Teaching Indigenous Languages  

Teaching Indigenous Languages

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Chapter 23, Teaching Indigenous Languages, edited by Jon Reyhner (pp. 287-291). Flagstaff, AZ: Northern Arizona University. Copyright 1997 by Northern Arizona University.

The Invisible Doors Between Cultures

Robert N. St. Clair

The concept of cultural awareness is discussed within the context of the recent commercial changes in America. Three cultural changes have taken place since the turn of the century: the construction of the consumer culture, the urbanization of America, and the marketing of America. Those who are not aware of these shifts risk the chance of becoming engulfed in them. For them the doors between their culture and the business cultures of America remain invisible and subject to entrapment. Hence, one can be protected from cultural loss by being aware of these surrounding host cultures.
Many presenters at this conference have voiced concern about the forces that are causing their indigenous languages to disappear. It is my intent to address those very concerns. I want to discuss the structure of modern American culture. In our own lifetimes, there have been three major shifts in American culture. Around the turn of the century, American culture represented the super rich. It was a culture of the few, by the few, and for the few. This culture changed very rapidly into a "consumer culture" during the second decade of this century. By the end of the Second World War, it was an integral part of Modern America. The second major shift in American culture came about at the end of the War when General Motors put pressure on the American government to build more highways in order to sell cars. This phase is called the "urbanization of America" because people moved out of the inner city and into the suburbs. This situation was ideal as it meant that they had to drive to work every day. Modern American Culture is now located in Suburbia. The final shift in American culture is currently taking place. It is spearheaded by Business Schools in this country that are training their students in the science of marketing. This "marketing of America" constitutes the current phase of American culture because business schools are actively recruiting students from other countries in order to train them in the marketing of the business of culture (Ishii & St. Clair, 1996).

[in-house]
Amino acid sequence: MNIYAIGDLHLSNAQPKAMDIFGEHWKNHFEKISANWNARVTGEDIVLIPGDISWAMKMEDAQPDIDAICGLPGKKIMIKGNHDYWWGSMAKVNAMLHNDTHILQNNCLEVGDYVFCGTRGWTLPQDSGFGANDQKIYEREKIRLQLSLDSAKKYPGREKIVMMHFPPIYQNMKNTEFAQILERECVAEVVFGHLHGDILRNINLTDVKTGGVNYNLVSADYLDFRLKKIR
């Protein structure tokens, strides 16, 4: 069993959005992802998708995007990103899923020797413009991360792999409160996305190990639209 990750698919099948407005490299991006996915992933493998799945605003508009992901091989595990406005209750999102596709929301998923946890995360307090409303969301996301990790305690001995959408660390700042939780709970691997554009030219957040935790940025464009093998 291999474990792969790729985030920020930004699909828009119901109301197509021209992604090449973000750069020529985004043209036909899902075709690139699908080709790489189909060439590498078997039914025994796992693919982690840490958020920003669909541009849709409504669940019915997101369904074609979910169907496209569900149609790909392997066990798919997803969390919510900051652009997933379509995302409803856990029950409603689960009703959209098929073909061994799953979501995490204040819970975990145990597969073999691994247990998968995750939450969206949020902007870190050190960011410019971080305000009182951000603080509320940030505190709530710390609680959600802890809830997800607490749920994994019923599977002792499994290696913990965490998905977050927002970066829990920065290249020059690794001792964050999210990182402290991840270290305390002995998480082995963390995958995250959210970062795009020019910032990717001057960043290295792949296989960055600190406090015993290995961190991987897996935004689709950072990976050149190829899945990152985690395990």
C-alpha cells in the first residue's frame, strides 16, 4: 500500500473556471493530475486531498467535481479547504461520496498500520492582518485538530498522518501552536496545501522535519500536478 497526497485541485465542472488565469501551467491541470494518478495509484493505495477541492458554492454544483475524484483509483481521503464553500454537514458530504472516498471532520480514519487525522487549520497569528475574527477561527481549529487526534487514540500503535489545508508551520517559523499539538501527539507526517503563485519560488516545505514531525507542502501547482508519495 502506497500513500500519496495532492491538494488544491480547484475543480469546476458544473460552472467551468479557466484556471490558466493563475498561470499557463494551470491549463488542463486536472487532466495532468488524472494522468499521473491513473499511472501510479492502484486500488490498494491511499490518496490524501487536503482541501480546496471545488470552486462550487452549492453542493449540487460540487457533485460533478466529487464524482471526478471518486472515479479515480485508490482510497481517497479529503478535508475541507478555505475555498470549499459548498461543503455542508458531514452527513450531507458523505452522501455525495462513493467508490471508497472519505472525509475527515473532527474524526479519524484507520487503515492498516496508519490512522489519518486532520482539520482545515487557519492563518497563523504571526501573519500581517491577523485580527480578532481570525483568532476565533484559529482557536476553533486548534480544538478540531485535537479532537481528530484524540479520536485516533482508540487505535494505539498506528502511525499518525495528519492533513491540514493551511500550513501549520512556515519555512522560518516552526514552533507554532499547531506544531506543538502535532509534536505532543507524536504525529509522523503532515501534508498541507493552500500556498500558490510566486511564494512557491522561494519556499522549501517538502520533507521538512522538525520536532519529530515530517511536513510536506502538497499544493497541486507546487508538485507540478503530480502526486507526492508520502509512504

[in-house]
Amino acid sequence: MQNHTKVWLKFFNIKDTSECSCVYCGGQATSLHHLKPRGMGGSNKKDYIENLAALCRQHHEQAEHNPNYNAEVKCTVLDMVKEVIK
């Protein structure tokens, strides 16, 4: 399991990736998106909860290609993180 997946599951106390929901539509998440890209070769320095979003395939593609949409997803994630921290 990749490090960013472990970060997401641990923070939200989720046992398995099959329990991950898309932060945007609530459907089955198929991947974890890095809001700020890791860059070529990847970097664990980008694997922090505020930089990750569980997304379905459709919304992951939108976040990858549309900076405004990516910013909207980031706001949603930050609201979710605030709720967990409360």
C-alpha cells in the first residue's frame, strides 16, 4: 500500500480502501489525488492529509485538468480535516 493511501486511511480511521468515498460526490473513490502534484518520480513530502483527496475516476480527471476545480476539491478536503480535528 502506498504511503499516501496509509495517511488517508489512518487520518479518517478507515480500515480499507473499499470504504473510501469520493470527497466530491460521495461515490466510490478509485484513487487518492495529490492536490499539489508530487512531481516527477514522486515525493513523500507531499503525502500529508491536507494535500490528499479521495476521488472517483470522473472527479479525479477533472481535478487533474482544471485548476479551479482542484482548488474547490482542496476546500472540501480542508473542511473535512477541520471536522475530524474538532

You are probably wondering why I am addressing the structure of Modern American Culture when this is a conference on stabilizing indigenous languages. There are several reasons for this focus. The first has to do with the fact that many crucial changes have taken place in American culture and they have been done quietly and effectively. These changes provide us with a model of rapid cultural change that can be used by us to save our indigenous languages. The second reason for discussing Modern American Culture is that it provides us with an instrument for cultural analysis. We can understand our own culture by comparing it and contrasting it with another. If the culture of opposition is not clearly defined in our minds, it will absorb us. We need to know when we are leaving our home culture in order to enter into another way of life. We need to know when we are leaving that host culture we return to our indigenous way of life.

There is an invisible door separating cultures. We need to sense that silent passage from one culture to another. We need to know that the door between these cultures are not closed. By understanding the structure of Modern American Culture, we can more readily reenter our home cultures. This is my reason for discussing the global social forces behind Modern American Culture.